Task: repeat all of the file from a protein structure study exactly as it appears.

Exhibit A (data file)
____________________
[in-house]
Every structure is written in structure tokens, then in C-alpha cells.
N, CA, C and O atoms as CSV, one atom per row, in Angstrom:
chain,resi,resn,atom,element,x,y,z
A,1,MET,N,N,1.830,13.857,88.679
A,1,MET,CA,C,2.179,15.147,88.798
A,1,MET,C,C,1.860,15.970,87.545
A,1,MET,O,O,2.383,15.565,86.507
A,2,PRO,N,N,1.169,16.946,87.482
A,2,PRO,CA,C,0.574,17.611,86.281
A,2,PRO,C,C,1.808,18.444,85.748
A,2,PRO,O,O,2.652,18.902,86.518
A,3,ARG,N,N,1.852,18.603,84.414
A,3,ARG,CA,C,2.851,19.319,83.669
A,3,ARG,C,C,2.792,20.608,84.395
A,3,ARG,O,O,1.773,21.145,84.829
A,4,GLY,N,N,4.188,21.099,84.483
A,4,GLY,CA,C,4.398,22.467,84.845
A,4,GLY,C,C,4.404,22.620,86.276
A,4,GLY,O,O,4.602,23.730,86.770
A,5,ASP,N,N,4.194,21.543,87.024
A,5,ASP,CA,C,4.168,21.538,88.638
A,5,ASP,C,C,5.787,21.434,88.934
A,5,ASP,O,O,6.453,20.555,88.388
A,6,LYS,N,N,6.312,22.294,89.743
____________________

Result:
[in-house]
Every structure is written in structure tokens, then in C-alpha cells.
N, CA, C and O atoms as CSV, one atom per row, in Angstrom:
chain,resi,resn,atom,element,x,y,z
A,1,MET,N,N,1.830,13.857,88.679
A,1,MET,CA,C,2.179,15.147,88.798
A,1,MET,C,C,1.860,15.970,87.545
A,1,MET,O,O,2.383,15.565,86.507
A,2,PRO,N,N,1.169,16.946,87.482
A,2,PRO,CA,C,0.574,17.611,86.281
A,2,PRO,C,C,1.808,18.444,85.748
A,2,PRO,O,O,2.652,18.902,86.518
A,3,ARG,N,N,1.852,18.603,84.414
A,3,ARG,CA,C,2.851,19.319,83.669
A,3,ARG,C,C,2.792,20.608,84.395
A,3,ARG,O,O,1.773,21.145,84.829
A,4,GLY,N,N,4.188,21.099,84.483
A,4,GLY,CA,C,4.398,22.467,84.845
A,4,GLY,C,C,4.404,22.620,86.276
A,4,GLY,O,O,4.602,23.730,86.770
A,5,ASP,N,N,4.194,21.543,87.024
A,5,ASP,CA,C,4.168,21.538,88.638
A,5,ASP,C,C,5.787,21.434,88.934
A,5,ASP,O,O,6.453,20.555,88.388
A,6,LYS,N,N,6.312,22.294,89.743